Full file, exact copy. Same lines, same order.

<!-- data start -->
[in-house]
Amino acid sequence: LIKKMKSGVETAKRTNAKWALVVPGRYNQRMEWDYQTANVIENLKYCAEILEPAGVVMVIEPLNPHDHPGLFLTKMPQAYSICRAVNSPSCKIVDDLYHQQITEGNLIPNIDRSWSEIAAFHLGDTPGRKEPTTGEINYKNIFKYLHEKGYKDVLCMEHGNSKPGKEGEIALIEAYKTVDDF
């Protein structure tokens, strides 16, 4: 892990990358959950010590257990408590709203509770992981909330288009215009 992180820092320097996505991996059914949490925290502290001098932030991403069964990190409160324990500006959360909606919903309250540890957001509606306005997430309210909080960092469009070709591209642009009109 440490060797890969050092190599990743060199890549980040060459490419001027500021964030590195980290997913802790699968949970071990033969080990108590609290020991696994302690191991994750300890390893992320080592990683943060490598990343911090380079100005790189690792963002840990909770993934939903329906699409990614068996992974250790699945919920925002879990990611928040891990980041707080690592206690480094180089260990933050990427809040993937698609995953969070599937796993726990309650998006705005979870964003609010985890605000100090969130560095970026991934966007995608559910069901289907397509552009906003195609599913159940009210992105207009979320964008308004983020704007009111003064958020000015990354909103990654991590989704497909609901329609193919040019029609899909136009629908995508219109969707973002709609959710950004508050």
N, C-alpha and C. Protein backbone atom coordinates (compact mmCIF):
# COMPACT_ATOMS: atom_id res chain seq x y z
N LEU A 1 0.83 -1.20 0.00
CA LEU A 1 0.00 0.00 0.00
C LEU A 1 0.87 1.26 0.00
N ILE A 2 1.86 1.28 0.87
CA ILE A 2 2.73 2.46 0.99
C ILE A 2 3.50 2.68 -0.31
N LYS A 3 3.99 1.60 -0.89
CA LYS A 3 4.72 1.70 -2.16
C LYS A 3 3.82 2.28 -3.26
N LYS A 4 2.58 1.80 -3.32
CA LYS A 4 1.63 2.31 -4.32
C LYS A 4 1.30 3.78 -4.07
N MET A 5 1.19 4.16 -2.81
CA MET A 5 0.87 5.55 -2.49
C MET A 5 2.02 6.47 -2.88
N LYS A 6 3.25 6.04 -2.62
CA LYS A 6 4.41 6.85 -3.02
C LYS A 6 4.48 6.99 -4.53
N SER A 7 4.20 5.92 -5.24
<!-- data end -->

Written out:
[in-house]
Amino acid sequence: LIKKMKSGVETAKRTNAKWALVVPGRYNQRMEWDYQTANVIENLKYCAEILEPAGVVMVIEPLNPHDHPGLFLTKMPQAYSICRAVNSPSCKIVDDLYHQQITEGNLIPNIDRSWSEIAAFHLGDTPGRKEPTTGEINYKNIFKYLHEKGYKDVLCMEHGNSKPGKEGEIALIEAYKTVDDF
């Protein structure tokens, strides 16, 4: 892990990358959950010590257990408590709203509770992981909330288009215009 992180820092320097996505991996059914949490925290502290001098932030991403069964990190409160324990500006959360909606919903309250540890957001509606306005997430309210909080960092469009070709591209642009009109 440490060797890969050092190599990743060199890549980040060459490419001027500021964030590195980290997913802790699968949970071990033969080990108590609290020991696994302690191991994750300890390893992320080592990683943060490598990343911090380079100005790189690792963002840990909770993934939903329906699409990614068996992974250790699945919920925002879990990611928040891990980041707080690592206690480094180089260990933050990427809040993937698609995953969070599937796993726990309650998006705005979870964003609010985890605000100090969130560095970026991934966007995608559910069901289907397509552009906003195609599913159940009210992105207009979320964008308004983020704007009111003064958020000015990354909103990654991590989704497909609901329609193919040019029609899909136009629908995508219109969707973002709609959710950004508050």
N, C-alpha and C. Protein backbone atom coordinates (compact mmCIF):
# COMPACT_ATOMS: atom_id res chain seq x y z
N LEU A 1 0.83 -1.20 0.00
CA LEU A 1 0.00 0.00 0.00
C LEU A 1 0.87 1.26 0.00
N ILE A 2 1.86 1.28 0.87
CA ILE A 2 2.73 2.46 0.99
C ILE A 2 3.50 2.68 -0.31
N LYS A 3 3.99 1.60 -0.89
CA LYS A 3 4.72 1.70 -2.16
C LYS A 3 3.82 2.28 -3.26
N LYS A 4 2.58 1.80 -3.32
CA LYS A 4 1.63 2.31 -4.32
C LYS A 4 1.30 3.78 -4.07
N MET A 5 1.19 4.16 -2.81
CA MET A 5 0.87 5.55 -2.49
C MET A 5 2.02 6.47 -2.88
N LYS A 6 3.25 6.04 -2.62
CA LYS A 6 4.41 6.85 -3.02
C LYS A 6 4.48 6.99 -4.53
N SER A 7 4.20 5.92 -5.24